A Recent Q & A With a Very Nice Person Based in Wales (The questionnaire)
- You are best known for Eats, Shoots & Leaves – looking at your all-encompassing CV is that something you are happy with?
Well, it’s hard sometimes. I wrote Eats, Shoots & Leaves 14 years ago – but I think it’s fair that if you have a bestselling book, people identify you with it. All I’ve done to prevent any further pigeon-holing is NOT write another book on language, which was a disappointment for my publishers, but I was so worried about becoming the Barbara Woodhouse of Punctuation that I was determined to muddy the waters as quickly as possible. Versatility has always been an important quality to me – I love trying out different types of writing. I’ve written literary criticism and novels and plays and short stories, and also sports journalism. My novels deal with stuff form the 19th century and the 18th century, and the latest one is set in the 1950s. It did seem ironic that when I tried yet another genre – a very niche one, actually, which I thought would be a very small book in every sense – I woke up to find I was the Queen of Punctuation and nothing else!
- Do you think the British are obsessed with grammar/ punctuation? Or do you think the archetypal greengrocer’s board with apple’s and pear’s is something we should just accept?
It turns out – after 14 years – that my sympathy for pedants isn’t infinite, but I did write ESL out of a sense of their pain, so I have a duty to support them! Personally, though, I don’t always notice misplaced apostrophes. I get much more annoyed by people cycling on pavements or driving too fast in areas that have a limit of 20mph.
- You are a fan of Tennyson – do you think he is misjudged in modern eyes?
He’s still quite unfashionable, I think. Still surrounded by a miasma of Victorian gloom. Which is a shame because so much of his poetry is beautiful. I did a little book for the National Portrait Gallery about the Isle of Wight’s amazing Freshwater Circle in the mid-19th century – Tennyson, Julia Margaret Cameron, G.F. Watts and so on – and although there were great stories to tell, and great portraits to draw on, there was no way to title it that would get anyone to buy it! It had to be Tennyson and His Circle. Tennyson’s very name seems to strike dread into people.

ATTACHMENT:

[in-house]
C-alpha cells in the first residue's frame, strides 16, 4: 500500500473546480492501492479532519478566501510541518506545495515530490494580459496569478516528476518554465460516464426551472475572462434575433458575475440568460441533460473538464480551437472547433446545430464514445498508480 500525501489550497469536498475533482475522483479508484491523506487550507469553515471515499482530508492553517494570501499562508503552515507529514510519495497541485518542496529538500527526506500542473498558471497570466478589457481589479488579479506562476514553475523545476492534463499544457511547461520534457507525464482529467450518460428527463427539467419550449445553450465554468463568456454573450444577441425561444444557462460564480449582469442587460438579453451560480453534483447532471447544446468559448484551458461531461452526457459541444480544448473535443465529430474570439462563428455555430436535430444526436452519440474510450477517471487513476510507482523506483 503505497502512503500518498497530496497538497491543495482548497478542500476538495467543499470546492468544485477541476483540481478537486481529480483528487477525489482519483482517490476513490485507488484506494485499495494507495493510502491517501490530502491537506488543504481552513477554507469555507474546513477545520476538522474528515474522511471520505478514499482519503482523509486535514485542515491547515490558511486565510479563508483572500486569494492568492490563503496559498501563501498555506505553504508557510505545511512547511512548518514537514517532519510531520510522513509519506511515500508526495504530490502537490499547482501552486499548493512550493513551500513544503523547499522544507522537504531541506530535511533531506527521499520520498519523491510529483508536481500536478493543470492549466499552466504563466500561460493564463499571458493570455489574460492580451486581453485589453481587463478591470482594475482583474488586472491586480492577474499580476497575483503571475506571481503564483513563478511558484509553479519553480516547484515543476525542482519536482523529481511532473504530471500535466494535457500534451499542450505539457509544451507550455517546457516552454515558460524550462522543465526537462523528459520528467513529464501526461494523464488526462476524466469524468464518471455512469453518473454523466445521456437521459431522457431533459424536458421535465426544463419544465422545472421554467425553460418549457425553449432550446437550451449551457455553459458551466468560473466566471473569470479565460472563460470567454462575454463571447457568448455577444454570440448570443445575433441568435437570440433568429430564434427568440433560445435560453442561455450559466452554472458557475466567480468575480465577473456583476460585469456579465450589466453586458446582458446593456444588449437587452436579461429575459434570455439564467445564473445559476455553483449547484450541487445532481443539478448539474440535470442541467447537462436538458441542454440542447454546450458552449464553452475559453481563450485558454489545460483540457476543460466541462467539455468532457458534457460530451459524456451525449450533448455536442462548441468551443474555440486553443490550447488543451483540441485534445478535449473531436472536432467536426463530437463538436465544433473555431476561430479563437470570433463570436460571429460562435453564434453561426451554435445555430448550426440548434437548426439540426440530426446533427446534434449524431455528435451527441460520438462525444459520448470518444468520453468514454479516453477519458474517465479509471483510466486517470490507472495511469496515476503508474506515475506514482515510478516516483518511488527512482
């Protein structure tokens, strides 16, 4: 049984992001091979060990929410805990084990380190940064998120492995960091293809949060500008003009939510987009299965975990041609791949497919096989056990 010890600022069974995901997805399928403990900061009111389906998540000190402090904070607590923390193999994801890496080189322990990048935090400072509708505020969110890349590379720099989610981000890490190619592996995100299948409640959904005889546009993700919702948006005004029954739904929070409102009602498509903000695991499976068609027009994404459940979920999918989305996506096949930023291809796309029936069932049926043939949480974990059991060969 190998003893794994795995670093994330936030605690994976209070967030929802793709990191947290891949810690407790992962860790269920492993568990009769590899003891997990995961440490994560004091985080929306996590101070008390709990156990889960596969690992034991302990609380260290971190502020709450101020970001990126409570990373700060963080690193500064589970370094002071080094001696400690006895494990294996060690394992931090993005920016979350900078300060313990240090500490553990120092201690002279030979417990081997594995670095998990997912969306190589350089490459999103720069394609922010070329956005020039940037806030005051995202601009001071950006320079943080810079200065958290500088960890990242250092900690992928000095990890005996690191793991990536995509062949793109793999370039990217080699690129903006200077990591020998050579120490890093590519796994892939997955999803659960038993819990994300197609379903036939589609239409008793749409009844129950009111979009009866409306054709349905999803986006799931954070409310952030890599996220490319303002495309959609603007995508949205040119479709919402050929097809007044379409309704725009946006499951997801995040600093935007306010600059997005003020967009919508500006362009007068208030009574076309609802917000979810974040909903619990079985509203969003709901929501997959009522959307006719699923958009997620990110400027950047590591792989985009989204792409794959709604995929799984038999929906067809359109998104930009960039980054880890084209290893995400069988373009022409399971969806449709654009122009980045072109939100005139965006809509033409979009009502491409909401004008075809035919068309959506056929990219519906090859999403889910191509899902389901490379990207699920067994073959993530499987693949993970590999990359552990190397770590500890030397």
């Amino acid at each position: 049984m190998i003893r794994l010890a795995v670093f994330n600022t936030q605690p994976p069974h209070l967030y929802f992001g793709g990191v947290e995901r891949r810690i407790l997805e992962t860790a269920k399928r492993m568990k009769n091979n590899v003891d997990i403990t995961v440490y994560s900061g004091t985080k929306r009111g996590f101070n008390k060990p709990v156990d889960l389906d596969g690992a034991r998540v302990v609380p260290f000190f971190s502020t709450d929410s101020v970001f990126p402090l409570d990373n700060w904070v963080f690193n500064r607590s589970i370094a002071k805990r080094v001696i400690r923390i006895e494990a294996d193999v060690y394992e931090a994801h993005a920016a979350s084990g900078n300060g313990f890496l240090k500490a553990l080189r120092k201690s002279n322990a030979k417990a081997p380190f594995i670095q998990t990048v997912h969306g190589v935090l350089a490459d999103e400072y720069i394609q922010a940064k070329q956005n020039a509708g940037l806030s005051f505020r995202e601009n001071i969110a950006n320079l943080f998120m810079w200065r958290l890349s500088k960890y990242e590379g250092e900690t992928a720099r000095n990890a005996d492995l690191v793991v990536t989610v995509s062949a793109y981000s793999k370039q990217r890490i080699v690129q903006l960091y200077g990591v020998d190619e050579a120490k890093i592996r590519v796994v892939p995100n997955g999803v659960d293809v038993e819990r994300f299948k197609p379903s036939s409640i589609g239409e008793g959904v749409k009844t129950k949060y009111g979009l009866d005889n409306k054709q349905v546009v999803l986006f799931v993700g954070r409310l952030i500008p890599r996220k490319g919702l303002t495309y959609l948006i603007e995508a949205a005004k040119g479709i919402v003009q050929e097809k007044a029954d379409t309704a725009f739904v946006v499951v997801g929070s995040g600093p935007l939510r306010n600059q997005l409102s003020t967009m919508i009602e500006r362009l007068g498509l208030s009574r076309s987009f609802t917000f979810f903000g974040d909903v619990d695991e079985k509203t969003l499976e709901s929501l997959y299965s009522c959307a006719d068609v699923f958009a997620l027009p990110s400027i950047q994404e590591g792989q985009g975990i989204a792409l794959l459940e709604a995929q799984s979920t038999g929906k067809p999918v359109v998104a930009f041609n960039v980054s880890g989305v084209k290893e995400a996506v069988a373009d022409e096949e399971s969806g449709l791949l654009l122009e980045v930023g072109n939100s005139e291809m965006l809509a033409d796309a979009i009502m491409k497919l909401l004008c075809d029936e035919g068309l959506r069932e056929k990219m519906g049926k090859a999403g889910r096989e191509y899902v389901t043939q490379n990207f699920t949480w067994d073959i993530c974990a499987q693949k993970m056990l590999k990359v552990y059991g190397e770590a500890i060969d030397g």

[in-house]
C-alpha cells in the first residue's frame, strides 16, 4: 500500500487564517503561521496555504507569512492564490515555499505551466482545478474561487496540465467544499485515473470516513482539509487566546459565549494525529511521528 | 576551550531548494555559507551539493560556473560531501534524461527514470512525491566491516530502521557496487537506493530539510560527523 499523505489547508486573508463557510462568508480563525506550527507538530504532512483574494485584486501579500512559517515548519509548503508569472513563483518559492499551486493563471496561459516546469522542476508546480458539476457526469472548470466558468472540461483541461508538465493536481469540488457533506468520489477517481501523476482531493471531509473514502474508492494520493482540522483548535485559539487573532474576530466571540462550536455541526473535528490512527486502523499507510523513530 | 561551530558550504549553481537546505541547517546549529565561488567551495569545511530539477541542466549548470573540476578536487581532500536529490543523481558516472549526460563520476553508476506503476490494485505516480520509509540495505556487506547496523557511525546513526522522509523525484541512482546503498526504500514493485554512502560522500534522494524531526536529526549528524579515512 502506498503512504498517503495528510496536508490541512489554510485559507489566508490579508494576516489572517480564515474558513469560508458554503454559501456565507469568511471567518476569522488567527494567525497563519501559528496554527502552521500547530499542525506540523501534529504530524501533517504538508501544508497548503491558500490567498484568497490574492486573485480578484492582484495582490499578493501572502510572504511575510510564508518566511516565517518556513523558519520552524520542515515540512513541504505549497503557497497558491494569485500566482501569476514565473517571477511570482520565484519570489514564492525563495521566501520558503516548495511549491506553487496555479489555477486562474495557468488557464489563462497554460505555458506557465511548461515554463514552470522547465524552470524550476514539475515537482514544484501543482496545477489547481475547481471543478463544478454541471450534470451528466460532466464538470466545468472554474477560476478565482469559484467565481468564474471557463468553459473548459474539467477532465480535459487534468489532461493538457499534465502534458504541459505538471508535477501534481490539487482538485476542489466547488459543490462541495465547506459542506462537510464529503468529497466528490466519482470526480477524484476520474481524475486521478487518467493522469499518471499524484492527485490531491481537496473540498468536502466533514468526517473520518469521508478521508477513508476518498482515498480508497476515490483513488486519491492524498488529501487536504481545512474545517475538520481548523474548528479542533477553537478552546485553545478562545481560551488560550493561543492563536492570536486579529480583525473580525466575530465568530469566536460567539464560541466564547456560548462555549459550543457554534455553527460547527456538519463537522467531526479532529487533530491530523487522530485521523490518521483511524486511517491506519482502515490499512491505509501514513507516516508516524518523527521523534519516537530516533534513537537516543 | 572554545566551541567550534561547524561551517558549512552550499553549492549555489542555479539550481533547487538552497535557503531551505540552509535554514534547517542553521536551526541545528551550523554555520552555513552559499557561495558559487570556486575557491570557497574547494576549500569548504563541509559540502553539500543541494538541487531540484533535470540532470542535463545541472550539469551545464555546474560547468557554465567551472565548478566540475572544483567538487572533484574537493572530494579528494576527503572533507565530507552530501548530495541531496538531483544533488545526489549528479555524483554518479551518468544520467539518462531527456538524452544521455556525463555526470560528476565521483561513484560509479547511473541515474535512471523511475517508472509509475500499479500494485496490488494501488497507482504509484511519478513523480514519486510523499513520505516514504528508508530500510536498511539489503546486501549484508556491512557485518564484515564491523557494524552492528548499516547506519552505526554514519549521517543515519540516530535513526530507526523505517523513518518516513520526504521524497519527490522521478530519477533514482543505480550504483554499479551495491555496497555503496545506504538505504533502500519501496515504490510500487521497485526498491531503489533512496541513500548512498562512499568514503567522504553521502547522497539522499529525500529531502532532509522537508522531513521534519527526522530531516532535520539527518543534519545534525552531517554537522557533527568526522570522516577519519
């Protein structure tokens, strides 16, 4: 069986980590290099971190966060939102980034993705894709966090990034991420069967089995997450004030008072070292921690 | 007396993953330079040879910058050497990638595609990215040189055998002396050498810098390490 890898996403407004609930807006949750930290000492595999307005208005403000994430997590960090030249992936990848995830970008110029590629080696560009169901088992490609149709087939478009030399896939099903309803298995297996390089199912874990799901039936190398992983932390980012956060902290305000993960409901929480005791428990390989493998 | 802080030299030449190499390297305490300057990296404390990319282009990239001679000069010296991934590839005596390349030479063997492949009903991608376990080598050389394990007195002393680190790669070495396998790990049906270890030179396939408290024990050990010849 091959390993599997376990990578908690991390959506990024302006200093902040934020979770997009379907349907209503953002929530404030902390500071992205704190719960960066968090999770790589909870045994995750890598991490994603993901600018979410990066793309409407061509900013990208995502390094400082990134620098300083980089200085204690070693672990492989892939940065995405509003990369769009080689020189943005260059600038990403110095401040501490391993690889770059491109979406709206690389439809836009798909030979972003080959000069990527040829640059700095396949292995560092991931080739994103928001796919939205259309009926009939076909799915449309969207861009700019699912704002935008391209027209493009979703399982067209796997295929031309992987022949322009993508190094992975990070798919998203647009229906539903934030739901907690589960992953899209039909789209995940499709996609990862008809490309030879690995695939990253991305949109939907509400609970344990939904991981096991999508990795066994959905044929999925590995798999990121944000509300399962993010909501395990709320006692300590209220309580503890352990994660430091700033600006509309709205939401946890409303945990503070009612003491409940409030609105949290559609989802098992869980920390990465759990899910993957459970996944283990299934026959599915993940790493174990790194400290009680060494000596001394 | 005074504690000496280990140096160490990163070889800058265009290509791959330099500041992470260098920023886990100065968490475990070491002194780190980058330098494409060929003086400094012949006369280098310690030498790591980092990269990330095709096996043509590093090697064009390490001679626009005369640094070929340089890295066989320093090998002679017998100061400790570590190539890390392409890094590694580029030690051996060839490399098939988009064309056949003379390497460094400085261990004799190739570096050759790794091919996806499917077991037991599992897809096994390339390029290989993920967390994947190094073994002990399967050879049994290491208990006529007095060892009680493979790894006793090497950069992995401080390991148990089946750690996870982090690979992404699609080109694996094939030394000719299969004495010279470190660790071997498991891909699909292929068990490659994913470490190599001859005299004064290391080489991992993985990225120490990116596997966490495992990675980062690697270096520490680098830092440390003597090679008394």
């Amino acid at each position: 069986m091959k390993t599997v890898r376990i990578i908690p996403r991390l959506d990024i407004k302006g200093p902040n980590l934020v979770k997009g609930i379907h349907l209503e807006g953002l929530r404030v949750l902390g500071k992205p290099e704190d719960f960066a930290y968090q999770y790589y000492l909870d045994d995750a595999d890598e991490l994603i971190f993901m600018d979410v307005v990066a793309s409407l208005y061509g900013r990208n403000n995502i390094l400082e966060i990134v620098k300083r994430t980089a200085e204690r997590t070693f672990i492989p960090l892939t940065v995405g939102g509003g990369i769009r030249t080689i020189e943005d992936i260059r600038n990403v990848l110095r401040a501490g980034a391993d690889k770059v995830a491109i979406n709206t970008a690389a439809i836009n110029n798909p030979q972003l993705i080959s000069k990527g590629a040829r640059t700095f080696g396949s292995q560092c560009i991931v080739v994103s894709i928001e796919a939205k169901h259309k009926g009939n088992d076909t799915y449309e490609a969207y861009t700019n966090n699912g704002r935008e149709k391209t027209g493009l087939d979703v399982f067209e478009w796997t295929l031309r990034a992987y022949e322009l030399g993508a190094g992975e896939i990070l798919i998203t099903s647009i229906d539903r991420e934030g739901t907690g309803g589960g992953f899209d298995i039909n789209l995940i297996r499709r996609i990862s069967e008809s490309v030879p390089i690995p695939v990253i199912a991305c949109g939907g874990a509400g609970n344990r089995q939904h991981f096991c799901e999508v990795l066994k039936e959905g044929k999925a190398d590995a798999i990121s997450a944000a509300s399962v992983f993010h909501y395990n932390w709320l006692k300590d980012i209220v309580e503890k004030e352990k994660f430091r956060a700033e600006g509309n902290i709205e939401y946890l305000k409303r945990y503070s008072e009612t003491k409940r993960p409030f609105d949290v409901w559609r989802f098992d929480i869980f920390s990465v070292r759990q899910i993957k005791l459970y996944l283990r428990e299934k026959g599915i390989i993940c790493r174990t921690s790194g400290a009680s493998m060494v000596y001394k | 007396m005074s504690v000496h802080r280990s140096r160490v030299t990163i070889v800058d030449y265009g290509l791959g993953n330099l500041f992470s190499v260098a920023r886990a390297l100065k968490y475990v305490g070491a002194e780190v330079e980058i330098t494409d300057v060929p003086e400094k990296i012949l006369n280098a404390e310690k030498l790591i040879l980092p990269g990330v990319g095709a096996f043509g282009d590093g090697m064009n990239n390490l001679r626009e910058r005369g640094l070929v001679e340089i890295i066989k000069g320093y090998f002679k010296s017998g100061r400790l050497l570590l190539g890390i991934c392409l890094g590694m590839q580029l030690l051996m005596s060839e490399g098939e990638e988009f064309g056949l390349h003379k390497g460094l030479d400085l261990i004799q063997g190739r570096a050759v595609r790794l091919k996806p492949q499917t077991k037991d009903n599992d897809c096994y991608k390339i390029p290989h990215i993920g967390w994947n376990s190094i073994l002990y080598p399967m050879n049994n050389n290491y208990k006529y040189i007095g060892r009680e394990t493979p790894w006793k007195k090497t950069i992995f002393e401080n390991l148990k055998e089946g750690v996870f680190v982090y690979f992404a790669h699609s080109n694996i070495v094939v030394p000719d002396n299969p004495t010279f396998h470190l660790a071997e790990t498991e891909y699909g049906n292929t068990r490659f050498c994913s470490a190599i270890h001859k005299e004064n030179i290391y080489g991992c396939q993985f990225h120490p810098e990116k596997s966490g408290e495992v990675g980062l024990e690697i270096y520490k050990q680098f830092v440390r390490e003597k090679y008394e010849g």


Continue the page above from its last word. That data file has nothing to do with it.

- What do you plan to talk about at your Penfro appearance?
Ooh, I am going to start by talking about punctuation, of course! But I will also do a reading of a couple of pieces written for the radio – one a monologue about a woman whose husband doesn’t come home form work one day; the other a set of replies to Christmas newsletters, designed to discourage – and indeed, roundly punish – the senders of such newsletters.
- You spent four years writing about football – almost unheard of for a woman in the 1990s. Do you still follow football? And (I speak as the wife of a sports journalist!) is sport really that important?
I keep thinking I’ll pick it up again, but then I remember how much of my brain got colonised by all those scores and facts and footballers, and I think “Nah.” But for four years I allowed myself to think football was important, and I have to say that as someone whose previous career was all about minority stuff like books and art, writing about football was fantastically rewarding, because in terms of newspapers, Sport is the winning side. It truns out (and I really didn’t know this before) that people buy newspapers for the sports coverage, not for the features about 19th-century photography! I really enjoyed thinking about sport, too: for instance, is it just a glorified form of entertainment (and an enormous rip-off)? The life of travelling between nasty press boxes was tiring and annoying, and I was incredibly lonely (I wrote a book about it later). But I felt I was doing something quite special, and that the subject was a big one. I often remember the point when the editor of The Times offered me the job of film critic (I weep to remember this, actually), and I turned it down in order to stick with sport.